KM: That is one of the great ironies that I wanted to bring out in the book. There’s this simultaneous disinvestment in education at all levels, from kindergarten through higher ed, by mayors and governors and at the federal level, while there is also this desperate attempt by mayors and urban politicians to attract “knowledge workers” who they have been led to believe are going to jumpstart their failing economies.

Cities are all now in competition with each other, as David Harvey has pointed out. They used to be managers of money that came from the feds or from taxes, but now they’re also entrepreneurs! They have to compete with other cities to attract commerce to their ports, to attract capital to their cities, to attract corporations for their workers. They’ve been fed this line that all you need to do is attract what Richard Florida called the “creative classes,” the engineers, the software people, the professors, the artists, people who are “tolerant.” Give them bike paths and chic shops and lots of cafes to drink, and they’ll be happy, and your whole city will do better.

Again, this is maybe true of the top ten or twenty percent, and they lead very nice lives, and they drive around in Google buses to their corporate headquarters, but for everyone else, it’s actually a suck. The resources do not “trickle down,” as the language goes. In fact, they’re getting pulled more and more into these very targeted, vertical types of corporations and systems.

For mayors to simultaneously disinvest in community colleges, or from the UC system where I work, and at the same time promote the knowledge economy, is a great travesty and irony. Because then they’re not producing the kinds of people with the kinds of skills I was just mentioning, who have the potential to take what the future of work is. Instead they’re really banking on this one very slim group of elites, and it doesn’t work for the city as a whole. Jamie Peck has shown that with all kinds of empirical evidence. There is not a trickle-down effect from bringing in these knowledge workers. Often you find the opposite. All the areas around these cities are gentrifying, and people are dispossessed of any opportunity for development and for the future.

Just look at any of the cities where they’ve attracted the high-tech industry. I don’t know what the rent is for a two-bedroom apartment in San Francisco now, but I can tell you that a teacher can’t afford to live there. Certainly neither can somebody who’s going to come and clean the corporate headquarters at Google. Mayors are desperate, and they’ve been fed this line that this is what they need to do, but this is not the path to success for the majority of people.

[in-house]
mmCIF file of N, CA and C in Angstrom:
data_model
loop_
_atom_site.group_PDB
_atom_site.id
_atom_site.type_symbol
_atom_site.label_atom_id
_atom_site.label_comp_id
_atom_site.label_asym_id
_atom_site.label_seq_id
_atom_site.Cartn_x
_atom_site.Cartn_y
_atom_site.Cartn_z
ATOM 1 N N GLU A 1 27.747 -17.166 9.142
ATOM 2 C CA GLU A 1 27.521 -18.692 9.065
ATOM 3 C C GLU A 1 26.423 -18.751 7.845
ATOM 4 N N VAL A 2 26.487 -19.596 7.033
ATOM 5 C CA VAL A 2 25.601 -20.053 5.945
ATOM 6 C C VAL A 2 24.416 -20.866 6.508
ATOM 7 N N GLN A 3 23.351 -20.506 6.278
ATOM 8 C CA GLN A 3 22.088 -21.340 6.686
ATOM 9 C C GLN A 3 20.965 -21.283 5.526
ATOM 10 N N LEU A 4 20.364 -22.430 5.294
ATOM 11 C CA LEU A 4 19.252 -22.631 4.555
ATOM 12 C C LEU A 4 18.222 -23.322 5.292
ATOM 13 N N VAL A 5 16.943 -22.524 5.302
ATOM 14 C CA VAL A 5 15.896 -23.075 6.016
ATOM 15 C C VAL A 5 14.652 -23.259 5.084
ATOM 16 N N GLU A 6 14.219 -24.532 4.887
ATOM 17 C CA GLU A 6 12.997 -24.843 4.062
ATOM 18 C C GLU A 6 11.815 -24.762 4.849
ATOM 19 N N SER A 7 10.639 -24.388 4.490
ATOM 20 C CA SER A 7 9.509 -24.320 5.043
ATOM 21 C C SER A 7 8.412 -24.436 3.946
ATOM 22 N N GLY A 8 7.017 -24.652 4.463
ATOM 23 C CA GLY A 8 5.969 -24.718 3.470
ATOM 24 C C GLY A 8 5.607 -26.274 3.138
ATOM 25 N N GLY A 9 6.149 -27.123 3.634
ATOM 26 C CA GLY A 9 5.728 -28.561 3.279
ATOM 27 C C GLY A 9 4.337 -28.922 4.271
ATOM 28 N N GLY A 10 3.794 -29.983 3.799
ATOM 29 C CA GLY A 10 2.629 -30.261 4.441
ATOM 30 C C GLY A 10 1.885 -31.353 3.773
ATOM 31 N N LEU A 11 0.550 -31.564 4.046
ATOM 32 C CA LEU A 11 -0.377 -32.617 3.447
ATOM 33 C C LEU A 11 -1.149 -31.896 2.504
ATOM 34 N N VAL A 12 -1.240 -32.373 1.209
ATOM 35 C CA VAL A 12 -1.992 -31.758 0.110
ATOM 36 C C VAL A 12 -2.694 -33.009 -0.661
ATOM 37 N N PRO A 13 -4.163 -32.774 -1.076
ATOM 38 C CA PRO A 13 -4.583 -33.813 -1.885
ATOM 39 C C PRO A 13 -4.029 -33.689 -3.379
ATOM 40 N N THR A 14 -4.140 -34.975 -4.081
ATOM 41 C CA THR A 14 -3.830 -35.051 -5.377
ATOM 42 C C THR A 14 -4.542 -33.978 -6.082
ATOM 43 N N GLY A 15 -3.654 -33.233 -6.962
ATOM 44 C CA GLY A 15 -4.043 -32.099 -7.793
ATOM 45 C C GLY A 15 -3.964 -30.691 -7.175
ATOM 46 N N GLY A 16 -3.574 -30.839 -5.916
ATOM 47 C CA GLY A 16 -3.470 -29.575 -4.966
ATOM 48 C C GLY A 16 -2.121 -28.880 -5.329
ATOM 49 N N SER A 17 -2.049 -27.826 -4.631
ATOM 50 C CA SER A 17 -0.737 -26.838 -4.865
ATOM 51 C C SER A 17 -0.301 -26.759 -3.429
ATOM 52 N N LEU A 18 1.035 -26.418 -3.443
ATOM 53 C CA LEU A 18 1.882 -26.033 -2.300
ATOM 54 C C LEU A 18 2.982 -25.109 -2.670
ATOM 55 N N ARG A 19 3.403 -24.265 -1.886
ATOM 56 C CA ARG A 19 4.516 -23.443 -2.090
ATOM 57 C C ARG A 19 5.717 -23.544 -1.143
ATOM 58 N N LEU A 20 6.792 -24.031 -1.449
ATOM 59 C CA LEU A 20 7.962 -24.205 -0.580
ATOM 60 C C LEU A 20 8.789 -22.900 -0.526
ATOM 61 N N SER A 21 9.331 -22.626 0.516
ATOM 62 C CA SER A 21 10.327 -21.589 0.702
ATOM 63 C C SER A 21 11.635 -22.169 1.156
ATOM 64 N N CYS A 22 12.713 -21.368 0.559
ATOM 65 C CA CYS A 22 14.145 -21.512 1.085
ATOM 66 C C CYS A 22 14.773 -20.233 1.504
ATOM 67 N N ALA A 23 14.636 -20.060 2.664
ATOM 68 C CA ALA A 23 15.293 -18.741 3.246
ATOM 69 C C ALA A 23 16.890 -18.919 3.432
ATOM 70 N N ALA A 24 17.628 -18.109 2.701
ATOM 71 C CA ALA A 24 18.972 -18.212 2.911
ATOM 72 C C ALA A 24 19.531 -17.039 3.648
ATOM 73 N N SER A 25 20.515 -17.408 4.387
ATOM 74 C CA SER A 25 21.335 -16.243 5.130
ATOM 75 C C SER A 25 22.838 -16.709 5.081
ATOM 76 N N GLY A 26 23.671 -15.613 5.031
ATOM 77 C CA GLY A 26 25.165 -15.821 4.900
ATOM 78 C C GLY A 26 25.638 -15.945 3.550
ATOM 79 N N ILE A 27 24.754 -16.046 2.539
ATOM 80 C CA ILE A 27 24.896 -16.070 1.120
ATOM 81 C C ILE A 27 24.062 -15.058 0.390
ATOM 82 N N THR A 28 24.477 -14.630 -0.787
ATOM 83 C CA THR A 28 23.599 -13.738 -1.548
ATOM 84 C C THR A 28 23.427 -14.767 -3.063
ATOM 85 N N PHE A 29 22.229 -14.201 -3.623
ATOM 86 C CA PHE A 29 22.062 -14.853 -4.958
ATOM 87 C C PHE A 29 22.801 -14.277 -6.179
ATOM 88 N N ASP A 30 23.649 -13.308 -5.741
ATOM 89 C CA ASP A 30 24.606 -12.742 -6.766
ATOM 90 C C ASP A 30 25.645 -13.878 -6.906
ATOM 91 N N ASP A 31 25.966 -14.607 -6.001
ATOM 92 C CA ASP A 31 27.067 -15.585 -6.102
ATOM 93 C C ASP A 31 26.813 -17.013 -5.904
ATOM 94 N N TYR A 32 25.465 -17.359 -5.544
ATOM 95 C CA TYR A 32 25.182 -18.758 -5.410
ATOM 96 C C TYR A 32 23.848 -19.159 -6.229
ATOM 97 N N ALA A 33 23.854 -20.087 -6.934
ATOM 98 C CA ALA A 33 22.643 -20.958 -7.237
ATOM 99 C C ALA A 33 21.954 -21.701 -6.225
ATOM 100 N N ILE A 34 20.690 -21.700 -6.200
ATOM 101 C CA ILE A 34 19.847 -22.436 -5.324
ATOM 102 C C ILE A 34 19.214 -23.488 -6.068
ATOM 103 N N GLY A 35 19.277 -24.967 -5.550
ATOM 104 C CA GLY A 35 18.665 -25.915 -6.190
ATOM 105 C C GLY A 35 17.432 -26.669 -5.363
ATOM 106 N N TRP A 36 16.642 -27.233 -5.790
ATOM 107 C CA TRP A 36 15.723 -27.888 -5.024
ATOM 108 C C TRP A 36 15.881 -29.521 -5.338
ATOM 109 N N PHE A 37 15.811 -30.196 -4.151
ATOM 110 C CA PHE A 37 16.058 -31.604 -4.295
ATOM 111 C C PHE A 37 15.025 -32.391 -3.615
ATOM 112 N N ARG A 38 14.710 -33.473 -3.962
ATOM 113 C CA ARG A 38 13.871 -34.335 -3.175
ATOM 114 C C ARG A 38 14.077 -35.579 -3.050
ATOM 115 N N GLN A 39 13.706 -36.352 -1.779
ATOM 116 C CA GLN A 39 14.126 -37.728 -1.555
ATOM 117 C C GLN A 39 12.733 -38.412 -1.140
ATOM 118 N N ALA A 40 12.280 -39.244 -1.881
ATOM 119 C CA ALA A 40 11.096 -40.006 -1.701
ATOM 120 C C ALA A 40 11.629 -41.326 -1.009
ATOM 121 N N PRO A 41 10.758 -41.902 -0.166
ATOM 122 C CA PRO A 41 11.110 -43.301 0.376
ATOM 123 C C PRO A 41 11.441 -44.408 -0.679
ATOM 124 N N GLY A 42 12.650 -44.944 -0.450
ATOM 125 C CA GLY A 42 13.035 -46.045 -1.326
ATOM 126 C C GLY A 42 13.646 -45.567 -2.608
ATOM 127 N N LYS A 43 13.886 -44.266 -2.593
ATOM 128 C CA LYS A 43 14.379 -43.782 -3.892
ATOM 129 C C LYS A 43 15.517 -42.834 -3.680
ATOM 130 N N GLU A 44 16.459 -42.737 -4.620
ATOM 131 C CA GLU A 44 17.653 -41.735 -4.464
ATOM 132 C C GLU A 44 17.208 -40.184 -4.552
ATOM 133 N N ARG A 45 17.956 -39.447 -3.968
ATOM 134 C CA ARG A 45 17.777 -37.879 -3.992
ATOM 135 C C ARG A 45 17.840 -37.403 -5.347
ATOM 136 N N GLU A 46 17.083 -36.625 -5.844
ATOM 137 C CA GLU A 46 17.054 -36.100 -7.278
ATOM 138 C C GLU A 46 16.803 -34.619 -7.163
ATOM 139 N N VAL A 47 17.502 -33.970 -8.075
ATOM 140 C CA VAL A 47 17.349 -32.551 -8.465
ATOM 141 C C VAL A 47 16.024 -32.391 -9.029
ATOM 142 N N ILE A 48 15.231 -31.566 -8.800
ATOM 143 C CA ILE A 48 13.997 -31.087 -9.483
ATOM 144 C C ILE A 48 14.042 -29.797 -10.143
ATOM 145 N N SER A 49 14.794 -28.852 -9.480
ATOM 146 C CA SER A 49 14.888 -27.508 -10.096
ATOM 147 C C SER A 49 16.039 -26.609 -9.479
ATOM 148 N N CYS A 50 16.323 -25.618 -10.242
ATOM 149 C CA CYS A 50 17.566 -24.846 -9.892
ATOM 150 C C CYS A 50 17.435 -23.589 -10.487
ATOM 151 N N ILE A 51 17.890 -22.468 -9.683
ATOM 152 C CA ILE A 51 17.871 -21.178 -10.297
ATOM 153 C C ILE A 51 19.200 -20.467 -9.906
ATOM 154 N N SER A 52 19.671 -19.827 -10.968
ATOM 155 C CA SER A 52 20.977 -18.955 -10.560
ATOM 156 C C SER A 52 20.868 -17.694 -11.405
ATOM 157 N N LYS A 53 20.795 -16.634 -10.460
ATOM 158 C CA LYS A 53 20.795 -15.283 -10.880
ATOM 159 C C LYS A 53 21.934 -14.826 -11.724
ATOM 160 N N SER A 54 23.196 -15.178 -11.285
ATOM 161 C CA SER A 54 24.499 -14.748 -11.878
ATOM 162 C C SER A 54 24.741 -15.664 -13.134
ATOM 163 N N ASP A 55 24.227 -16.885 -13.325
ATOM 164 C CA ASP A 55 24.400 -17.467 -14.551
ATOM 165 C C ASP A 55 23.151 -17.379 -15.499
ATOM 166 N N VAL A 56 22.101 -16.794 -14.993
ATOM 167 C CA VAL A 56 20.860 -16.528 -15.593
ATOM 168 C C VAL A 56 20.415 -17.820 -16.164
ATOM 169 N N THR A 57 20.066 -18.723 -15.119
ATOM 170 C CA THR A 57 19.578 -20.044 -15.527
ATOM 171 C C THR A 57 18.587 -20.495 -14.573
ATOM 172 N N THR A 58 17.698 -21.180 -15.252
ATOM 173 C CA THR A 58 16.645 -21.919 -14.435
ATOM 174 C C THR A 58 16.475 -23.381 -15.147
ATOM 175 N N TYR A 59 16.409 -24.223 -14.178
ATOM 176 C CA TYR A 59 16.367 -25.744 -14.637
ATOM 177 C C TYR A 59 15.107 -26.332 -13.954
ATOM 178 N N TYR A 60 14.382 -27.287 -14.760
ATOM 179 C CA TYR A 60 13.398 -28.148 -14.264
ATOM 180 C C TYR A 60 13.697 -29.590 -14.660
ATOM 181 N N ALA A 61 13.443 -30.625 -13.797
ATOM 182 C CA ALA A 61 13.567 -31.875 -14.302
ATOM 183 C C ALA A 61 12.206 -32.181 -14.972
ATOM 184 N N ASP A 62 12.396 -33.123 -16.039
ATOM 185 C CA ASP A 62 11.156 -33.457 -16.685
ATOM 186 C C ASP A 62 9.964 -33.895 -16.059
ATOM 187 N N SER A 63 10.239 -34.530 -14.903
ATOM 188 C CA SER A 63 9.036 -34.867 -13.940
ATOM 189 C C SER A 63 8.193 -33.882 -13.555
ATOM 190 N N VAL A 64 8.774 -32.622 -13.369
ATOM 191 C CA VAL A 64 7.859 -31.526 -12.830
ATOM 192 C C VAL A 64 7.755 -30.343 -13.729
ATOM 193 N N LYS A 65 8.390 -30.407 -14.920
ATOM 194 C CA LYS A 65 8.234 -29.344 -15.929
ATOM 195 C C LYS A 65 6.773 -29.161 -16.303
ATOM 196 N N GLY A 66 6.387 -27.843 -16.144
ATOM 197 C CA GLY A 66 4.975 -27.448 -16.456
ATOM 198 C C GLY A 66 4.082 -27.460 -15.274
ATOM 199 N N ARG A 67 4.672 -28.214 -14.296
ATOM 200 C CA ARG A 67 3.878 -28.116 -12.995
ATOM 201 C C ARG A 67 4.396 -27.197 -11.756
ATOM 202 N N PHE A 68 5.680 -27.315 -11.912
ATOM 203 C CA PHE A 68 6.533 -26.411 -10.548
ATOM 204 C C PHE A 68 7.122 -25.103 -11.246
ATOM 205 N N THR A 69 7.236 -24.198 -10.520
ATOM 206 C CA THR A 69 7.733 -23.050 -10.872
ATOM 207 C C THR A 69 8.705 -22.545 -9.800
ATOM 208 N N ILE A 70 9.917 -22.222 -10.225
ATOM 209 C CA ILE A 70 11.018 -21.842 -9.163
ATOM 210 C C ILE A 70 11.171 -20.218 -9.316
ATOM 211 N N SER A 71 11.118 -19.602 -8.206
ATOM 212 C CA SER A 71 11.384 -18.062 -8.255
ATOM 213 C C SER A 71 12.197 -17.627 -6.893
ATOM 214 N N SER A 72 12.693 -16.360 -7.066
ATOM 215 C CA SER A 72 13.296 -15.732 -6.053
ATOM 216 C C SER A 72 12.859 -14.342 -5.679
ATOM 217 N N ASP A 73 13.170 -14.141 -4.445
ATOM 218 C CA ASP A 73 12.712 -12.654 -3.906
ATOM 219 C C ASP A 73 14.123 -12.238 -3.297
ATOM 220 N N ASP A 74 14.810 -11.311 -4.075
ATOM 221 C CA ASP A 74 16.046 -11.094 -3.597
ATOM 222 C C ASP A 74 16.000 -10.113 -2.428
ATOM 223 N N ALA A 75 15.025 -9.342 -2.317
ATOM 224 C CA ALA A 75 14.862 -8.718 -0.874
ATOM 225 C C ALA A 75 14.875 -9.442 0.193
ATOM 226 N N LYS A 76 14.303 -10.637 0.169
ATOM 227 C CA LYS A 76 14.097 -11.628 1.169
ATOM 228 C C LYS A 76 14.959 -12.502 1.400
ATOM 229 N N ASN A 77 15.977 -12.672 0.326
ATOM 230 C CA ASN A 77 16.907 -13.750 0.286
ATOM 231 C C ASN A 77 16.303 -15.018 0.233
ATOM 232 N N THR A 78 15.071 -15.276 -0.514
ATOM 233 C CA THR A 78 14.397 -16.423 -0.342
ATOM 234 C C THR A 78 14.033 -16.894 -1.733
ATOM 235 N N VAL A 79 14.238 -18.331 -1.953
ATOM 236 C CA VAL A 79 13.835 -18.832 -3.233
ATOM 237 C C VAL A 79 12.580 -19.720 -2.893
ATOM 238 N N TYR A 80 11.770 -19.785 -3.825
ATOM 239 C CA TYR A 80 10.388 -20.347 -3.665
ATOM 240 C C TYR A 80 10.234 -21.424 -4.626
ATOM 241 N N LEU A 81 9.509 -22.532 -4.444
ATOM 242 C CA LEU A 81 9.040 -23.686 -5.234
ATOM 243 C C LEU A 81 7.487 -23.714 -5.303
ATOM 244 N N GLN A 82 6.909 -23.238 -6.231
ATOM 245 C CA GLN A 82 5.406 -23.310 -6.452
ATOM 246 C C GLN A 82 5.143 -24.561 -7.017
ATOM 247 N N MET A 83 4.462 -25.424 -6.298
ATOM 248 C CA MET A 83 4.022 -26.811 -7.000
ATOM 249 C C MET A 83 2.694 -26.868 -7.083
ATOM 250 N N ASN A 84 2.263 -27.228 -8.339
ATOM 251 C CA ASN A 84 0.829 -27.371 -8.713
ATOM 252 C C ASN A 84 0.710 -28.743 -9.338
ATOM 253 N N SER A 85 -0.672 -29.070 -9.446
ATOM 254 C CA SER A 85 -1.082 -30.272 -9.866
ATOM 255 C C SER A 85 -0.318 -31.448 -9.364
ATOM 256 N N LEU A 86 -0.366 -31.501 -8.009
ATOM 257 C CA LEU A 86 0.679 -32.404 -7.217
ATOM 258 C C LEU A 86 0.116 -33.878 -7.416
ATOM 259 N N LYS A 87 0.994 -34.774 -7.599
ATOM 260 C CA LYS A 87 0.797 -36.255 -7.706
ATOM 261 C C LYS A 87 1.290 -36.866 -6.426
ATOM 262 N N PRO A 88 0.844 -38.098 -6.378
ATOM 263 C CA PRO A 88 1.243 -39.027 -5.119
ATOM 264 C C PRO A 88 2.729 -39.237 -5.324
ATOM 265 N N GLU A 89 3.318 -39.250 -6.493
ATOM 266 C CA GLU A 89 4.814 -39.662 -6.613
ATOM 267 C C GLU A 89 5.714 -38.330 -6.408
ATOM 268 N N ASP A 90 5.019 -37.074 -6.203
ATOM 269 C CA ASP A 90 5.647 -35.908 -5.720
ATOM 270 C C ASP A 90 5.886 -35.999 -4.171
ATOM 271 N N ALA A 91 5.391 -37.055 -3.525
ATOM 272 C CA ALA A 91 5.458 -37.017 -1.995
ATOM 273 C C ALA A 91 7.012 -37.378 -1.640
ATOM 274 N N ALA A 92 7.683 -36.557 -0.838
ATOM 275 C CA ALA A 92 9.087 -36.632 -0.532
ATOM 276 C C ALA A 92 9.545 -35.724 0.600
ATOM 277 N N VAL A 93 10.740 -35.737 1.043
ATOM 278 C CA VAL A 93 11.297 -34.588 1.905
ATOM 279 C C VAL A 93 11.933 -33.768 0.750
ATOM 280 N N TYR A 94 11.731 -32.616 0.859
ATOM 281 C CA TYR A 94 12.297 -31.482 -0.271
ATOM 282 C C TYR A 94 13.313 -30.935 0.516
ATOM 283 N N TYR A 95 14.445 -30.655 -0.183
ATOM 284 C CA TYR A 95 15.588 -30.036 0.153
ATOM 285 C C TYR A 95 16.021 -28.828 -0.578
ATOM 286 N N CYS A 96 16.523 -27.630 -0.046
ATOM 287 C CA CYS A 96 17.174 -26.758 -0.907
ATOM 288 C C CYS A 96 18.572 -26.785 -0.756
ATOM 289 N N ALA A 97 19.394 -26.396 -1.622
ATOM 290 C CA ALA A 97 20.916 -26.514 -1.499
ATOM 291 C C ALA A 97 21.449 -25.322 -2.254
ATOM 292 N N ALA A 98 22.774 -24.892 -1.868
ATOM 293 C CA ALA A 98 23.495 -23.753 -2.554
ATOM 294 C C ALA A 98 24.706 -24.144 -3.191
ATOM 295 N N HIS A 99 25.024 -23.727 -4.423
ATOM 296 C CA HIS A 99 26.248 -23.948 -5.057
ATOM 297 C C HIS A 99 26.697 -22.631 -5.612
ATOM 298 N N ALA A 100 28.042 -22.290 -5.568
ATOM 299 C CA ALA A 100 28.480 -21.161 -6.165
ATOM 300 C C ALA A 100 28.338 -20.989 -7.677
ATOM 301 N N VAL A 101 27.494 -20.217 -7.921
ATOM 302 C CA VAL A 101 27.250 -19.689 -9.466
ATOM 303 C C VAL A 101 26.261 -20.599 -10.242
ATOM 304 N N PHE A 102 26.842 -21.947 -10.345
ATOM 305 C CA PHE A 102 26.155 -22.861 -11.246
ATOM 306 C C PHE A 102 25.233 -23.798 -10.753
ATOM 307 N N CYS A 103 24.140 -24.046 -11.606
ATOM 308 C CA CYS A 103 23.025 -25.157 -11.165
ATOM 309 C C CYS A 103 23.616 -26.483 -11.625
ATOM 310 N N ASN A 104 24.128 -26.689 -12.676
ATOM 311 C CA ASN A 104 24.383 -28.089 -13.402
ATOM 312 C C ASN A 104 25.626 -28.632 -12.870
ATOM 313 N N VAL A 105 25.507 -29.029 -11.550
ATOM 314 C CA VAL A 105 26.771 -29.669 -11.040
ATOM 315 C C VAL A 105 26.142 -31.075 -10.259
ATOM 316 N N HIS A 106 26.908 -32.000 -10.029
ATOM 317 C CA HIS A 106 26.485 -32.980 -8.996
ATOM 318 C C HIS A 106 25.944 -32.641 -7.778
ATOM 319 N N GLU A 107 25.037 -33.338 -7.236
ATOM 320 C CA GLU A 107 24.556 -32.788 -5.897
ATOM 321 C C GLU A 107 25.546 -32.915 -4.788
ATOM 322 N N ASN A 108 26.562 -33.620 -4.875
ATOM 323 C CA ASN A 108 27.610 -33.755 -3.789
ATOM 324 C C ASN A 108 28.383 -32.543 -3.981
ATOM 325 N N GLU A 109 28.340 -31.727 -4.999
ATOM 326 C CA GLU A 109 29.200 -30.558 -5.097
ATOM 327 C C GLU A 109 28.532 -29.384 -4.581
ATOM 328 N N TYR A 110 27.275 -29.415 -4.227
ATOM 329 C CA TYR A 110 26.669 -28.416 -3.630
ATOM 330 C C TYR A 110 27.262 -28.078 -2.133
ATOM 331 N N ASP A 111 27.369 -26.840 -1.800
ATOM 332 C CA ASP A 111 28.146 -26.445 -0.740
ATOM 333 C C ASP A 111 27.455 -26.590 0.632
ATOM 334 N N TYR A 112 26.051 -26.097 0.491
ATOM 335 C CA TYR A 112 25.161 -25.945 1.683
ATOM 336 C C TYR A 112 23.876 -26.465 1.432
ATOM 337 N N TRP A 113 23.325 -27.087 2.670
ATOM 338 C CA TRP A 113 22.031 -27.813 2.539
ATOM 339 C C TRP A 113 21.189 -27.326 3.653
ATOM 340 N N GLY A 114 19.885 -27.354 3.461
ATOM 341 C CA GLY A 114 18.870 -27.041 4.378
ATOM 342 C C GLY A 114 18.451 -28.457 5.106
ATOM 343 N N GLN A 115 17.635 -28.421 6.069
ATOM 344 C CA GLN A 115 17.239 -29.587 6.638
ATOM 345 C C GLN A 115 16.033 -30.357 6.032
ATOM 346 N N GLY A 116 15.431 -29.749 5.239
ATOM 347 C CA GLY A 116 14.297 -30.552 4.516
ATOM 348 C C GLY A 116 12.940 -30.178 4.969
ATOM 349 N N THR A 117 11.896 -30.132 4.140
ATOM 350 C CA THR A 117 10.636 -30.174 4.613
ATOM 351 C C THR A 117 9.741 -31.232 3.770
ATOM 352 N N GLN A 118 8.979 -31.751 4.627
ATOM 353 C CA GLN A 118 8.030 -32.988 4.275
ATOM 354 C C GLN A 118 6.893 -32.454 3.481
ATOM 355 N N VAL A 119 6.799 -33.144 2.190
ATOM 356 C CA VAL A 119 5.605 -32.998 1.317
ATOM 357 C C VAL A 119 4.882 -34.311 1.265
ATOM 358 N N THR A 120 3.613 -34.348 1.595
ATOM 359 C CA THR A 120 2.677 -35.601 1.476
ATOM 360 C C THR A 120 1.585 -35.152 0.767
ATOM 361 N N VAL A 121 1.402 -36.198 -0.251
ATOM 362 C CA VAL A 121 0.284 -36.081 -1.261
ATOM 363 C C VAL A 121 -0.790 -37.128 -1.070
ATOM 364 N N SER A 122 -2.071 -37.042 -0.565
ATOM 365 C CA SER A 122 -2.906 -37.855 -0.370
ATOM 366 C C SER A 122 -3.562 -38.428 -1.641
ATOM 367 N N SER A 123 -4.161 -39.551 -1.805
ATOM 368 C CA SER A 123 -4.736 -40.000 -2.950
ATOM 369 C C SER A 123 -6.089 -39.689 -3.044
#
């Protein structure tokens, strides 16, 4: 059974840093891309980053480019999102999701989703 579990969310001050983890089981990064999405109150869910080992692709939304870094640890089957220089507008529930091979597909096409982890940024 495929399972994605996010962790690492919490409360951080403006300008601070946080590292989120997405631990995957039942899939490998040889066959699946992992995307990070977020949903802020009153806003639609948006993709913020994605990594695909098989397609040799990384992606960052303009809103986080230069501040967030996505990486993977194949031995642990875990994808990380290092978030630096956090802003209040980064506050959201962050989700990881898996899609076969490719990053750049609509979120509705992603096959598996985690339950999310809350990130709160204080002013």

CM: You write, “The transmission of collective memory between generations is currently under threat because of new hyper-technologies. These are the types of technologies, such as social media, that constantly distract individuals and make it difficult—if not impossible—to pay deep and sustained attention to others.”

How much does social media lead us to not pay attention to others? And can it lead to students not engaging in deeper thought?

KM: This is something that all your listeners could answer, especially those who have children. The risk of social media is that people become centered on themselves, and their own technology, their phones. They’re looking down instead of engaging with others. They seem less interested in the parental generation, the grandparents. And there is a tremendous risk that this will create a disruption in the movement of collective memory through the generations.

The importance of knowing about the past and mapping the past and understanding the ways that people produce space for themselves and their communities; the ability to think alternatively about a future that’s not run by an elite—the negative possibility of new technologies is that this transmission of collective memory from our grandparents to our parents to our children can be lost. They are just so tied up with this hyper-speed of everything and looking at their own hands instead of looking at each other and listening.

But I don’t think it has to be that way. I’m not a technological determinist, either positively or negatively. This is where we can intervene. We have to manage these technologies; we have to realize that this capacity for deep attention, particularly between generations, is absolutely vital for our society. As parents, as educators, just as people: get off the phone and talk with people and listen to their stories, and share those stories over media. Go into the past and always live in the present. If you’re going to use social media—and everybody does—make sure that it’s not purely that hyper-moment, that it’s of the present, that it can be something where you listen and expand on the stories and the narrative and the memories and the spaces of past times, to work together to imagine a different future.

CM: Katharyne, a real pleasure having you on the show. Thanks so much.

KM: Thank you, Chuck, I really enjoyed it.

Scroll to Top